Bridget Teresa McCrory
George Farquhar (1678 - 1707):
The precise place and date of George Farquhar's birth is unclear, though he is known to have been one of seven children of a Church of Ireland clergyman from the Londonderry area. He attended the Free School in Derry and in 1694 was enrolled as a sizar in Trinity College, Dublin. Nothing is known about his whereabouts at the time of the siege (1689), but legend has it that he was present at the battle of the Boyne the following year (though this is unlikely as he was no more than thirteen years old at the time.
The first of many mishaps in his short life occurred in 1696. He had thrown up his sizarship to become an actor in Dublin's Smock Alley, and in Dryden's play The Indian Emperor had the misfortune to run through a fellow actor, having forgotten to exchange his sword for a foil. That put an end to his stage career; he left for London, presumably with his first play, Love and a Bottle, in his luggage.
As a writer he had success from the start, though his improvidence meant that he was usually in debt. Love and a Bottle was followed by The Constant Couple, Sir Harry Wildair, The Inconstant and The Twin Rivals - all characterized by what Thackeray was later to call "a grand drunken diabolical fire."
In 1703 he married a widow ten years older than himself who had reputedly tricked him into matrimony by pretending to be an heiress. He apparently did not hold that against her, but then he was a serial womanizer himself.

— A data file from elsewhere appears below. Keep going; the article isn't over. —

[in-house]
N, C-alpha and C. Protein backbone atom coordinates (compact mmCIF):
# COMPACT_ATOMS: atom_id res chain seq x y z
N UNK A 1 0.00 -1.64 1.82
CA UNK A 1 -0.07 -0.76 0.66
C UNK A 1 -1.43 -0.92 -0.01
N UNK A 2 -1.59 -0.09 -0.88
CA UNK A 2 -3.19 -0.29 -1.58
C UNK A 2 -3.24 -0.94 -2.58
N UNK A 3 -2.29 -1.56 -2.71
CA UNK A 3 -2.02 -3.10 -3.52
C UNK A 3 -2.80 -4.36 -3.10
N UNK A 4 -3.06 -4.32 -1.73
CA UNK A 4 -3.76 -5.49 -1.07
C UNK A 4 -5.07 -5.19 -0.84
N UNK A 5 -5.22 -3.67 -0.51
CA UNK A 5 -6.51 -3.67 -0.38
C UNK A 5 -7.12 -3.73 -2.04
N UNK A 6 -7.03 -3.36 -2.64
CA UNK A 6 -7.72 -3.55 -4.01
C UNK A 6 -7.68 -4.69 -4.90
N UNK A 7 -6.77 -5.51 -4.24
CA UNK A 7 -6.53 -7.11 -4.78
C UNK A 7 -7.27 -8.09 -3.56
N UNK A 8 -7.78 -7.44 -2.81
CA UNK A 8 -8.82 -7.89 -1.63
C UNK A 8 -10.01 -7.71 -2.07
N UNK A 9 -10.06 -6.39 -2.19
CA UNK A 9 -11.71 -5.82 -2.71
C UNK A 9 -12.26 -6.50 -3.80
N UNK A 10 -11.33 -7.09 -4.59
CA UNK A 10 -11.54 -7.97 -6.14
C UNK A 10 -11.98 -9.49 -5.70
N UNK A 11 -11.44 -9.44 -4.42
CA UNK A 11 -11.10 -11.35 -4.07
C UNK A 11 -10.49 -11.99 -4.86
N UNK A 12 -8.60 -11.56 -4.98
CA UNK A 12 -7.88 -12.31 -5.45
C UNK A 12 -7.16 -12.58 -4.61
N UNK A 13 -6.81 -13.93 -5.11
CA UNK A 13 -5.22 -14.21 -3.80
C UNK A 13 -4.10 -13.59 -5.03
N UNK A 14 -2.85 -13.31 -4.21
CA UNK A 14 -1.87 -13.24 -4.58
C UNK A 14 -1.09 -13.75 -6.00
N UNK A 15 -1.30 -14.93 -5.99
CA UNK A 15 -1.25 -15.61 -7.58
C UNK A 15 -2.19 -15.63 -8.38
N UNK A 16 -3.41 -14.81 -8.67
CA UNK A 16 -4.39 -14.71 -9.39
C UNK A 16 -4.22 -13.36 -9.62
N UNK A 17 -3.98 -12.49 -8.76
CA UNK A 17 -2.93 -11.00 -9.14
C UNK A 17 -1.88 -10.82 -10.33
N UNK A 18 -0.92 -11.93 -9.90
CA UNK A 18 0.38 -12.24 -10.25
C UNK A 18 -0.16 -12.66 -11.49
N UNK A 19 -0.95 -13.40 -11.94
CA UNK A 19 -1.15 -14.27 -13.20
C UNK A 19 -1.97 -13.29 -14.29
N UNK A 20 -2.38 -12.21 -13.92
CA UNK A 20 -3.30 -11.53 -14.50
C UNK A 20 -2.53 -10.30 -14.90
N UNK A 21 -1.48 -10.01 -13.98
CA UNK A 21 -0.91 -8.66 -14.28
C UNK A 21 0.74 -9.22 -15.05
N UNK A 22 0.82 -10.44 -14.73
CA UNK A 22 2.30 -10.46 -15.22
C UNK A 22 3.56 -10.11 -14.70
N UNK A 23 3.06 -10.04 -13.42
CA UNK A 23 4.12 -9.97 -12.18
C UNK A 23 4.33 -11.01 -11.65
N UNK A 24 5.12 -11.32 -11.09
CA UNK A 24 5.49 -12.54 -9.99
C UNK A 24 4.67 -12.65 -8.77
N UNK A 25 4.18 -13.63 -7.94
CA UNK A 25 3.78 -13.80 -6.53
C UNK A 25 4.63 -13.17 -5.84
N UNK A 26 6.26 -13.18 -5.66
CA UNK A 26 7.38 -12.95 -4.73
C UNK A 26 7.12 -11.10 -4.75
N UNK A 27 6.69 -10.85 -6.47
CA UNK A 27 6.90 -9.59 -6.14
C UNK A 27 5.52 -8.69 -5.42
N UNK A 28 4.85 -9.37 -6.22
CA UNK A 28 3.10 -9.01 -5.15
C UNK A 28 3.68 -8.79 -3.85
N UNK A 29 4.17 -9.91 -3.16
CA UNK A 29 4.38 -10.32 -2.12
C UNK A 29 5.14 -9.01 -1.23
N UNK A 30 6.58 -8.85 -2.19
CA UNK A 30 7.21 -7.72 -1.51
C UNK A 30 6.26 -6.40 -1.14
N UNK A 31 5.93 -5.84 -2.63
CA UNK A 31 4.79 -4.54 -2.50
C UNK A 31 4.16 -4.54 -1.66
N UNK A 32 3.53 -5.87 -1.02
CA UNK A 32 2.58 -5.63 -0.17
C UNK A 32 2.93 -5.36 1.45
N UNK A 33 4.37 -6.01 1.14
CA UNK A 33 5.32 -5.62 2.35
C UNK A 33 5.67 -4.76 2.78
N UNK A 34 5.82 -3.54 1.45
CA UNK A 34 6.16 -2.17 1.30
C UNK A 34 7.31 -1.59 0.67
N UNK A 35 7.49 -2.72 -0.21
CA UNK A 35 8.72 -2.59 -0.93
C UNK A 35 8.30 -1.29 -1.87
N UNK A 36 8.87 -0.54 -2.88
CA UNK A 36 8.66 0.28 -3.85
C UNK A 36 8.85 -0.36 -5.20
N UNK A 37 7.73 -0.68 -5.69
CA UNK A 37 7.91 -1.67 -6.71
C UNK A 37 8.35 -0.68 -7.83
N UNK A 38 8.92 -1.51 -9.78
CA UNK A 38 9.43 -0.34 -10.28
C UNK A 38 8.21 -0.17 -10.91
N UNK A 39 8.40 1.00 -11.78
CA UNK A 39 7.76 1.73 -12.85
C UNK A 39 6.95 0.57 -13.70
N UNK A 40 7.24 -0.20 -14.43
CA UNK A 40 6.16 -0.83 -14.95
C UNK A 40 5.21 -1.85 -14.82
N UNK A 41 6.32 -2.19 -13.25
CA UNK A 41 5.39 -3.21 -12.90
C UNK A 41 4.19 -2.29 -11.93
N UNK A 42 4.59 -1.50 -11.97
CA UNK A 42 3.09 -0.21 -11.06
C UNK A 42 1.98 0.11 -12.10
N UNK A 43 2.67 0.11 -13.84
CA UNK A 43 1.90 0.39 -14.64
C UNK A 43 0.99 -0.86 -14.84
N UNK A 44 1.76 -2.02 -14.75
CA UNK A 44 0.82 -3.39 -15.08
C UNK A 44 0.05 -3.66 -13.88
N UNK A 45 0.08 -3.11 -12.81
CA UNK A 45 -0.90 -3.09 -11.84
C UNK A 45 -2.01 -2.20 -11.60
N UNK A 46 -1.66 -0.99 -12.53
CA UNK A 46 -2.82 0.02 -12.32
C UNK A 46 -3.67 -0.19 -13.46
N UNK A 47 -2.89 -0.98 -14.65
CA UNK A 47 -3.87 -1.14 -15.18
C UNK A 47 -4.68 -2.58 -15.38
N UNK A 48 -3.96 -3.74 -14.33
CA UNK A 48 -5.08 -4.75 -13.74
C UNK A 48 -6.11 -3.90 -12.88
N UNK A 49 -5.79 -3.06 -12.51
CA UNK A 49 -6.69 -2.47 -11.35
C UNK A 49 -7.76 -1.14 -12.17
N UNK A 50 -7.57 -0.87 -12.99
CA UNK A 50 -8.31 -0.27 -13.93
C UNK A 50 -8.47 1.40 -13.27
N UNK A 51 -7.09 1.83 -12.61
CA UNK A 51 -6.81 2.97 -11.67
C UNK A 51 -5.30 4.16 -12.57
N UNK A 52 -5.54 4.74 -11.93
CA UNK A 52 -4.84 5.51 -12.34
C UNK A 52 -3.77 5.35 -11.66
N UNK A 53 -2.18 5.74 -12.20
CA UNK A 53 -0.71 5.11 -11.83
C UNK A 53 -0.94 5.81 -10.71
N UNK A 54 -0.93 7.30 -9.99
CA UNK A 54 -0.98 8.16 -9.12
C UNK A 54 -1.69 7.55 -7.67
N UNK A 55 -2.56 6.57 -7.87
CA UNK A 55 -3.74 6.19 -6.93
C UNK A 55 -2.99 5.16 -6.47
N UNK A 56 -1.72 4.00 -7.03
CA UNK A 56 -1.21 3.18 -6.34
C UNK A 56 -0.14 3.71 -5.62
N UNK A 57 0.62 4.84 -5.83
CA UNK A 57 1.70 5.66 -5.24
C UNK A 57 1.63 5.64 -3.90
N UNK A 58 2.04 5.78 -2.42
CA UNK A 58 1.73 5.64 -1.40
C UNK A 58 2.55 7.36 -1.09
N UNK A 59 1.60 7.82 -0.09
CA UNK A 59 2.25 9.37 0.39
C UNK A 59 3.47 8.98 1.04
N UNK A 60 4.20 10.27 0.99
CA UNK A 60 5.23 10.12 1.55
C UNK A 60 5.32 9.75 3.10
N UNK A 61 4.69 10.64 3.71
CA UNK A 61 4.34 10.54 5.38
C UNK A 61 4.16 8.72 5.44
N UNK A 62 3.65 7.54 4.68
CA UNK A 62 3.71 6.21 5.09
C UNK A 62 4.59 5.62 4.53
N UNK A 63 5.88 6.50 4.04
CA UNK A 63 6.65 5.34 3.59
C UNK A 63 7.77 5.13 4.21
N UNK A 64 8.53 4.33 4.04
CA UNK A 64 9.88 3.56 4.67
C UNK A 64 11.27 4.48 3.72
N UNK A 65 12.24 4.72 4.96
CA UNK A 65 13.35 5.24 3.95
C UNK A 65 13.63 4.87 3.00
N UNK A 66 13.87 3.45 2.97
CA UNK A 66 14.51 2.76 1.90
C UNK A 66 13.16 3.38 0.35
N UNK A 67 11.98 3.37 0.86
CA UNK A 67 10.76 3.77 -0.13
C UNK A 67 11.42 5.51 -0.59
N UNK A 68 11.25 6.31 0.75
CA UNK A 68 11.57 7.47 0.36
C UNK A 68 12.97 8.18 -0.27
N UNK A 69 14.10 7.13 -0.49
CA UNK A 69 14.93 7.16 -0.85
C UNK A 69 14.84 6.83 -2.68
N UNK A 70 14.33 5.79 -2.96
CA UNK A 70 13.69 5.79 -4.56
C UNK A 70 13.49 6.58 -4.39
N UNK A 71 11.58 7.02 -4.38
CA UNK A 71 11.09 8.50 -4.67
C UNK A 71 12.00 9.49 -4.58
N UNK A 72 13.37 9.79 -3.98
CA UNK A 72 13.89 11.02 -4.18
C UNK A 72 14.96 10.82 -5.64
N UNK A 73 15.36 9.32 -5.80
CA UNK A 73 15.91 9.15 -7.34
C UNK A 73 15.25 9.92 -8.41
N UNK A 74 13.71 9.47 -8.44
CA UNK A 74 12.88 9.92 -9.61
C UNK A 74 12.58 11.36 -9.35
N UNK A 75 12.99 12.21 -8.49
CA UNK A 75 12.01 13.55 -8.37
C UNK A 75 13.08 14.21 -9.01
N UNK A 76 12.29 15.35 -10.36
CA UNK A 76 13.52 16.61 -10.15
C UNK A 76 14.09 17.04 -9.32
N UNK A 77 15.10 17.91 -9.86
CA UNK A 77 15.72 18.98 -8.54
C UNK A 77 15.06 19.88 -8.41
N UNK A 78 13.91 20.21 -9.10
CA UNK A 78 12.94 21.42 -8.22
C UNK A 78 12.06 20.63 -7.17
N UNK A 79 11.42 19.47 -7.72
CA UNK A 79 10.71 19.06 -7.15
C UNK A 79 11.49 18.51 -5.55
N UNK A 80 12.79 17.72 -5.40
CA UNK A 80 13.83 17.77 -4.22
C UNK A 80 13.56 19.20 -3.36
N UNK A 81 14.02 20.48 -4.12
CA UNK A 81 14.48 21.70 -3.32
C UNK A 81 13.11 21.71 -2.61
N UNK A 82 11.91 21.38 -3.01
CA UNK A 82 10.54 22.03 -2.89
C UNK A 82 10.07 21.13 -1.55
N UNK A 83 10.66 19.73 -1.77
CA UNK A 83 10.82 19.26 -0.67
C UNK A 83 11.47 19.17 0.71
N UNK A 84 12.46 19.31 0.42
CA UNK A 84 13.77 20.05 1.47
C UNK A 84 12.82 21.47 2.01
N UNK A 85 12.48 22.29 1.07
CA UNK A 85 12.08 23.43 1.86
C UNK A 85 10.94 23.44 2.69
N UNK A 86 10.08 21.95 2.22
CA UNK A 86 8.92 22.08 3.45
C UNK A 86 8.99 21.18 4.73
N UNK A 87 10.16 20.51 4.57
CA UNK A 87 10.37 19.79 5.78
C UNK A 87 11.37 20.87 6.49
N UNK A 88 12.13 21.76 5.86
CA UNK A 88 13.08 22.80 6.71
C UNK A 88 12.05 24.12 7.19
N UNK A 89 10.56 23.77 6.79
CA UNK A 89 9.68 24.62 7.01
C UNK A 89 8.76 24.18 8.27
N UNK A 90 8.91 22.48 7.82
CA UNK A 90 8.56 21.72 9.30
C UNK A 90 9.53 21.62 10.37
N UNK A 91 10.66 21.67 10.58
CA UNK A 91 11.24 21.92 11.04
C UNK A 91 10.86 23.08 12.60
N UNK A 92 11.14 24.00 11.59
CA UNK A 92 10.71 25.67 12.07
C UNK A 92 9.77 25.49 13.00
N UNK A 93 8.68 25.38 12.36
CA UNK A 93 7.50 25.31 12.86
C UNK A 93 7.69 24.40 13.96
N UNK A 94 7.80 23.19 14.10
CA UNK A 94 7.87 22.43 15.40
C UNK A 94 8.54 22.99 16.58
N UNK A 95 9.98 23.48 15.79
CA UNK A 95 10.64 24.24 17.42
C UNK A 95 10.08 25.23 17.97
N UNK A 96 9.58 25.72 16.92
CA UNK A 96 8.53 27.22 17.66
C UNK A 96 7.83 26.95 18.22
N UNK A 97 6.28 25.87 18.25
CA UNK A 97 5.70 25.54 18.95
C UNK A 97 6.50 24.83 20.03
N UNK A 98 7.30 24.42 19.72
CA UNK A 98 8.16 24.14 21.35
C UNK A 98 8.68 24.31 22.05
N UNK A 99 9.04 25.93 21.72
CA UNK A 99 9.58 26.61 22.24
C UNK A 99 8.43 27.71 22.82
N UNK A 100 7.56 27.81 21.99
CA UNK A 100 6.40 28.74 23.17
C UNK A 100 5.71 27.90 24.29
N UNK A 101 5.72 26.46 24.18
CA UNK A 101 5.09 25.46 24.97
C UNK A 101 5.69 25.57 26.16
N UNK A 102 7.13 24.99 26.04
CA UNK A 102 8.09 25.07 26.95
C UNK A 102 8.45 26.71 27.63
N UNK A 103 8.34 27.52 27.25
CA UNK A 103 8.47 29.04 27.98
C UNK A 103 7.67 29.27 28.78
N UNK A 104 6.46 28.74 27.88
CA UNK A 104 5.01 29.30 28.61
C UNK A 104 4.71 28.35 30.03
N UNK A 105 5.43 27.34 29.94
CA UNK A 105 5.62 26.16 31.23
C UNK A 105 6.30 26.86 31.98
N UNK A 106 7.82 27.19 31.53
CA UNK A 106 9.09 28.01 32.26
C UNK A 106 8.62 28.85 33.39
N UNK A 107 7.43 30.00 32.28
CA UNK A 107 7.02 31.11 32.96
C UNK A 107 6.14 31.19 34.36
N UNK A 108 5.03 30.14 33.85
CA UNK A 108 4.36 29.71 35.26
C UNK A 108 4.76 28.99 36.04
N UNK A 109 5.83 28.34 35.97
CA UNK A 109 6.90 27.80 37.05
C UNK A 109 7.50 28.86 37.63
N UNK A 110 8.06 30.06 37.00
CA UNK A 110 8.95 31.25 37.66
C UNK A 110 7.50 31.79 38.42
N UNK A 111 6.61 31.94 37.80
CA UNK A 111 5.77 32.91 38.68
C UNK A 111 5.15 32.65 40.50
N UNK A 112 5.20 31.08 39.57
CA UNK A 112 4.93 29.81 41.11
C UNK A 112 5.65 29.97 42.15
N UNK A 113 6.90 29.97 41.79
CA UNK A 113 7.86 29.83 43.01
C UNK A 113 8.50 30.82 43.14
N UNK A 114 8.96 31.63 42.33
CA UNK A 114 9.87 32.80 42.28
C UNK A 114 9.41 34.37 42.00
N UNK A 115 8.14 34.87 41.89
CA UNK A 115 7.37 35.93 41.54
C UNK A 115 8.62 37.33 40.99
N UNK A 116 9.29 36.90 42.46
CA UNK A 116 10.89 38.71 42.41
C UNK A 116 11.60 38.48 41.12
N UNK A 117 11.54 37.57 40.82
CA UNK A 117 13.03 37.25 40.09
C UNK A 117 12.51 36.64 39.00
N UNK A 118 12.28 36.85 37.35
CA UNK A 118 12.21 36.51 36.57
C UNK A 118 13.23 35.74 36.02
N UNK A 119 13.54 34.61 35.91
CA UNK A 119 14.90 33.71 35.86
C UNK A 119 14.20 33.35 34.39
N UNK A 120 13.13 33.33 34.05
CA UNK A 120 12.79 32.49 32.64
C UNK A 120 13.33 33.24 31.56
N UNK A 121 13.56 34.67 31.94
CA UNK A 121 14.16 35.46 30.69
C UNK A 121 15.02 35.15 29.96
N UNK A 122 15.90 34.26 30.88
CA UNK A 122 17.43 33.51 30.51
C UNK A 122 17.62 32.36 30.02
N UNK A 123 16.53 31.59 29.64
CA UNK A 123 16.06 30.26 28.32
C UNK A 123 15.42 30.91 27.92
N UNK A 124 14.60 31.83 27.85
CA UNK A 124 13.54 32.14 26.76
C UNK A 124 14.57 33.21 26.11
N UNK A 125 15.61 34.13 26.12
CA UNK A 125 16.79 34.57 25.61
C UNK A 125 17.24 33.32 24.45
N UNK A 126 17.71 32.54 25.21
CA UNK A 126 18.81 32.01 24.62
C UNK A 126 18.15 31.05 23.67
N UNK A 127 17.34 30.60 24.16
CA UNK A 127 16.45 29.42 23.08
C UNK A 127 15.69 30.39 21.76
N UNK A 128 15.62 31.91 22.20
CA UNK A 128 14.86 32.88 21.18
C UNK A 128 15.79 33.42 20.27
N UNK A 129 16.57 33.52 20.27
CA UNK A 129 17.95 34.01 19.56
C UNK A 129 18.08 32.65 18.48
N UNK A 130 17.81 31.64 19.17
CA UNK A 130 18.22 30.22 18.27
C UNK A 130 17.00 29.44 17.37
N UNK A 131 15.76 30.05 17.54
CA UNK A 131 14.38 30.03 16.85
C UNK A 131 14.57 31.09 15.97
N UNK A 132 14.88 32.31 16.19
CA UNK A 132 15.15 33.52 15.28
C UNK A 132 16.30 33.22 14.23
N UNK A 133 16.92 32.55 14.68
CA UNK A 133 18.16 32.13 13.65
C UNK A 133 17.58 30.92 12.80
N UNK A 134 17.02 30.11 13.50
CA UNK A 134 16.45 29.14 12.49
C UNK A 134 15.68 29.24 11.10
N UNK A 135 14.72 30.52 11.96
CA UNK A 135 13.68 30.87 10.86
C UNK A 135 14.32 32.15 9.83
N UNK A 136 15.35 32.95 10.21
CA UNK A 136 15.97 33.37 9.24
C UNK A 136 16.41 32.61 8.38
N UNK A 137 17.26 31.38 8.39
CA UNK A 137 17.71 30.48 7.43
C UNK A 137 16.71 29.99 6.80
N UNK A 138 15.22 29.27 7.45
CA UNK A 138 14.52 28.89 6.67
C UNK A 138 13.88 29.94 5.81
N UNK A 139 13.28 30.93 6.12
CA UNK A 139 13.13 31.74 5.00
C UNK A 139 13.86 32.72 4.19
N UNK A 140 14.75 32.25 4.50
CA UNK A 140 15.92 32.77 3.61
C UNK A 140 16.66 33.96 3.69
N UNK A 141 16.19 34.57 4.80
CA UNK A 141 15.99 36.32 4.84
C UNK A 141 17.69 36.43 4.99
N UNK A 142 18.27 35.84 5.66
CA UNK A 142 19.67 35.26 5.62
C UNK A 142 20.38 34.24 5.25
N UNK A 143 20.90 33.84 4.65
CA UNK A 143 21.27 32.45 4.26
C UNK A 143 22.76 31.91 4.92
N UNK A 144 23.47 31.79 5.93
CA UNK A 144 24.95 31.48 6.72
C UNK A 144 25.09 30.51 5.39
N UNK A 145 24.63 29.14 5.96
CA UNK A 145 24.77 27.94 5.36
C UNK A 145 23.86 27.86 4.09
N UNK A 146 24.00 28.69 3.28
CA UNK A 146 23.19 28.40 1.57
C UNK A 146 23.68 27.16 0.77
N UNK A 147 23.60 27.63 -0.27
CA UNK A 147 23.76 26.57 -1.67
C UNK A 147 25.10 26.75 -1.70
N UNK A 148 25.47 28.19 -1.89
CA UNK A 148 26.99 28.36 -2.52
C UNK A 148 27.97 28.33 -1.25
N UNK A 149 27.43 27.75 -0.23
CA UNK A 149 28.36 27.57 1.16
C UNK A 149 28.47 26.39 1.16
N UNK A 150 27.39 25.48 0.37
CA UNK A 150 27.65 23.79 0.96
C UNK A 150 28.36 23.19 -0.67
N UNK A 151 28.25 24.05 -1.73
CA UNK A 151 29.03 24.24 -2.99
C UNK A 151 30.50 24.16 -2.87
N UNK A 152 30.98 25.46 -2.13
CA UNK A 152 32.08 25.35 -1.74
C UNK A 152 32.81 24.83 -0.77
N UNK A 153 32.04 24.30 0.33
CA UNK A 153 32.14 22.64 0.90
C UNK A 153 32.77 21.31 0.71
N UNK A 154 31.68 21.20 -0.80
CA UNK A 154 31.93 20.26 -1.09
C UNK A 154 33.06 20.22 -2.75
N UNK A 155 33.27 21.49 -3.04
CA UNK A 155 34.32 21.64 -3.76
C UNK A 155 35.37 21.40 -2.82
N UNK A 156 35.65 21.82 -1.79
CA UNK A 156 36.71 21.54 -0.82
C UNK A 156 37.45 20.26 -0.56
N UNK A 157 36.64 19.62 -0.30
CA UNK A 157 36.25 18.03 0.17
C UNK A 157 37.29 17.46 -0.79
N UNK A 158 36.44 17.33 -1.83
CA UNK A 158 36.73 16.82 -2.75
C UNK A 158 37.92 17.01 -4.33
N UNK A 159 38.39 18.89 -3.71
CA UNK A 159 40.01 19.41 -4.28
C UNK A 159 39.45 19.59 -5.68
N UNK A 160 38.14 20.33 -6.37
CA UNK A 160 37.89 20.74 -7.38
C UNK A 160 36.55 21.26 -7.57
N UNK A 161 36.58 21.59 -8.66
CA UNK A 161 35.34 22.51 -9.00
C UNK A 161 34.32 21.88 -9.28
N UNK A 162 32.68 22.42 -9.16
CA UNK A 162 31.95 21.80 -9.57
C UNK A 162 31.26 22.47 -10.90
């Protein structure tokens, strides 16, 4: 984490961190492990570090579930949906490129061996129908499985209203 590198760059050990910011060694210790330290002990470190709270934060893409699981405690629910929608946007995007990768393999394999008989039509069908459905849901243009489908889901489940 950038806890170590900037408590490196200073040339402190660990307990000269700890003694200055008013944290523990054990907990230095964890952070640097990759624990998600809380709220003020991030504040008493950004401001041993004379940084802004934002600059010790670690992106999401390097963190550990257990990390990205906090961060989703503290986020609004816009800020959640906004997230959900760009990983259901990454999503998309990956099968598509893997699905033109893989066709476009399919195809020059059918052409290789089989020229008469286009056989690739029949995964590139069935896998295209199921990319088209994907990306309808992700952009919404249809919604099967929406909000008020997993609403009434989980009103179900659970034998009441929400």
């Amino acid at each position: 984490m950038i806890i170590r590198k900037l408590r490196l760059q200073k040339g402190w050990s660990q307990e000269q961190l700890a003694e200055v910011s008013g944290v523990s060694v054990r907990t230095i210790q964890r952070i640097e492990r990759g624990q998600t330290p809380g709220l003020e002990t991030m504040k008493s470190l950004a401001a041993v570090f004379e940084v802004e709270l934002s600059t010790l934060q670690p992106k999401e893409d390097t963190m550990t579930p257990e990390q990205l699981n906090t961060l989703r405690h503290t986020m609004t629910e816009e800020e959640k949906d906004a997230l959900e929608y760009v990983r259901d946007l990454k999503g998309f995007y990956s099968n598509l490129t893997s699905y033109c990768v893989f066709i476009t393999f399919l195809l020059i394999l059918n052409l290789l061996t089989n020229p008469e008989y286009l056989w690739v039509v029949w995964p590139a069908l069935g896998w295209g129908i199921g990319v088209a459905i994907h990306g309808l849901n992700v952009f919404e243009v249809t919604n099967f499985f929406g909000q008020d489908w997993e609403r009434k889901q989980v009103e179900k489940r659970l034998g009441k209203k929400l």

In his mid-twenties Farquhar received a commission in the regiment of the Earl of Orrery and for three years was mainly engaged in recruiting, an experience he put to good use in the first of his two classic comedies, The Recruiting Officer. Unfortunately the play's success did not cure his financial embarrassment; he had to sell his commission to pay his debts.
By 1706 he was in low water, penniless and ill with tuberculosis into the bargain. His friend, the actor Robert Wilks (who had originally accompanied him from Dublin), paid his bills and urged him to write another comedy, which turned out to be his masterpiece, The Beaux' Stratagem. This was premiered, with great success, on 8th March 1707. Six weeks later, on 29th April, Farquhar was dead. Interestingly, in the play he solves the dilemma of the incompatibility of Squire Sullen and his wife at a stroke: by allowing them to divorce - in spite of the fact that at the time every divorce required the passing of an Act of Parliament.
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